Higgins said Montreal's offensive co-ordinator will determine the coaching roles of his assistants but added the experience Calvillo gained as a player would allow him to coach much more than just quarterbacks.
"He can coach running backs, quarterbacks, receivers anything on the offensive side of the ball not associated with the offensive line," Higgins said. "He's hungry to learn.
"He knows he's young in this process. He knows he can bring a lot to the table but also knows the learning curve he's going to incur."
A fact not lost upon Calvillo.
"I'm here to learn . . . I'm up for anything," he said. "I'm really looking forward to the challenge because that's exactly what it's going to be, a challenge to learn how to be a coach."
Calvillo was blessed with a strong right arm, but physical ability was but one reason for his on-field success. He was also meticulous in his preparation, spending countless hours breaking down film of his opponents. Former Als head coaches Don Matthews and Marc Trestman both included Calvillo in forming the weekly offensive gameplan and were rewarded with Grey Cup titles with Calvillo under centre.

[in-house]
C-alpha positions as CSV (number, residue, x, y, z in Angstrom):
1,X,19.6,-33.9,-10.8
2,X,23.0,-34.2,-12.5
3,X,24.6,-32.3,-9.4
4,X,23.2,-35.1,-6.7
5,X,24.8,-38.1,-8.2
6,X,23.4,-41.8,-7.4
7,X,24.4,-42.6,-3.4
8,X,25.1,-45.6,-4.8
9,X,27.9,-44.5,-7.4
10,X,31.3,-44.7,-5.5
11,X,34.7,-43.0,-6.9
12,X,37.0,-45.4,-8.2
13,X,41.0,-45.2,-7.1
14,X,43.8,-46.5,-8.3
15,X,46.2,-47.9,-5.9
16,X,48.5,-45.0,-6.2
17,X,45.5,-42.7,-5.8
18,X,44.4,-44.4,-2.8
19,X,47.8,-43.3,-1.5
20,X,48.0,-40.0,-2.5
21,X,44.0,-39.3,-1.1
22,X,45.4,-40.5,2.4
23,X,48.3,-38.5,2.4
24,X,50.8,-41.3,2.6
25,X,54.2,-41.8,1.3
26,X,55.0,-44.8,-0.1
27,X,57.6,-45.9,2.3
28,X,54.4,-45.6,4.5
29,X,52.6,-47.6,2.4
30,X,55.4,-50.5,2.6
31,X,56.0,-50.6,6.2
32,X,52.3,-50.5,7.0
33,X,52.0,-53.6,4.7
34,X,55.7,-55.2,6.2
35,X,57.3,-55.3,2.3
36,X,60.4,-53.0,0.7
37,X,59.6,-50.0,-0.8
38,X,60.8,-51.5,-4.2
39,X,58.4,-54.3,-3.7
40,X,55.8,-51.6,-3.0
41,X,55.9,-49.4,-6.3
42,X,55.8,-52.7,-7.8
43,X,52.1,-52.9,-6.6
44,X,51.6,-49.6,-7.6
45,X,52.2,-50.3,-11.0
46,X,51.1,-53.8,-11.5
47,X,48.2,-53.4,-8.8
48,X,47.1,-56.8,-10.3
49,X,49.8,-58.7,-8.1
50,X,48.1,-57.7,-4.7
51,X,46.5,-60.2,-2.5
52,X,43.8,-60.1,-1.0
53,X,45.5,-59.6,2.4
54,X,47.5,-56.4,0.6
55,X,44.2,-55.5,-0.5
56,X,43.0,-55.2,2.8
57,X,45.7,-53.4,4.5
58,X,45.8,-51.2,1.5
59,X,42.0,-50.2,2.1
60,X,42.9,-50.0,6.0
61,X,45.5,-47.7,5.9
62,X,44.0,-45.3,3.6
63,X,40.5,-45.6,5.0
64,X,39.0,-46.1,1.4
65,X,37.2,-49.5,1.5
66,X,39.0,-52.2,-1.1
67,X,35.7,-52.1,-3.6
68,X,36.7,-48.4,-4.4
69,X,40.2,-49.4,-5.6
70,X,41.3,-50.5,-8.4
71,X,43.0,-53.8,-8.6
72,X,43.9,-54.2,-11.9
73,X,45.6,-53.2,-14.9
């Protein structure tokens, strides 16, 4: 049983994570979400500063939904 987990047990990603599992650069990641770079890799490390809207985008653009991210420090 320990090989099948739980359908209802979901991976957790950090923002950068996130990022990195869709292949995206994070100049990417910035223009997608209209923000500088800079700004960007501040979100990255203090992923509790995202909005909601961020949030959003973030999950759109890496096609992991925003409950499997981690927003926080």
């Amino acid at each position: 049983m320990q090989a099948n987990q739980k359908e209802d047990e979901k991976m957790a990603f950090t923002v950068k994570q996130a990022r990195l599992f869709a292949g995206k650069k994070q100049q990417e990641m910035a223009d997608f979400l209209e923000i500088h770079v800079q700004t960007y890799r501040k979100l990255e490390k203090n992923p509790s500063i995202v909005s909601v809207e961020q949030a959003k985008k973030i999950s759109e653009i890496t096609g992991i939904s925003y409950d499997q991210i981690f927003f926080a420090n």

However, the challenge Calvillo faces now is finding an effective way to pass on the many lessons he's learned to Montreal's players.
"I have all this knowledge in my head but I have to make sure it comes across where guys can understand it," he said. "When I would have my days off, when I'd relax at home during the season the coaches were grinding away preparing for the next opponent . . . I have to see what they were doing for so many years to make sure I could bring information and knowledge to that whole process.
"I'm starting from the bottom."
But Popp said Calvillo's many on-field accomplishments will command respect from Montreal's players.
"Anthony will begin his career learning the ropes of being a coach, which is very different than a player," Popp said. "He'll learn it very quickly but right off the bat when he walks into the locker-room there's true trust there with a lot of our players because he was their leader before he stepped away."Suggest a correction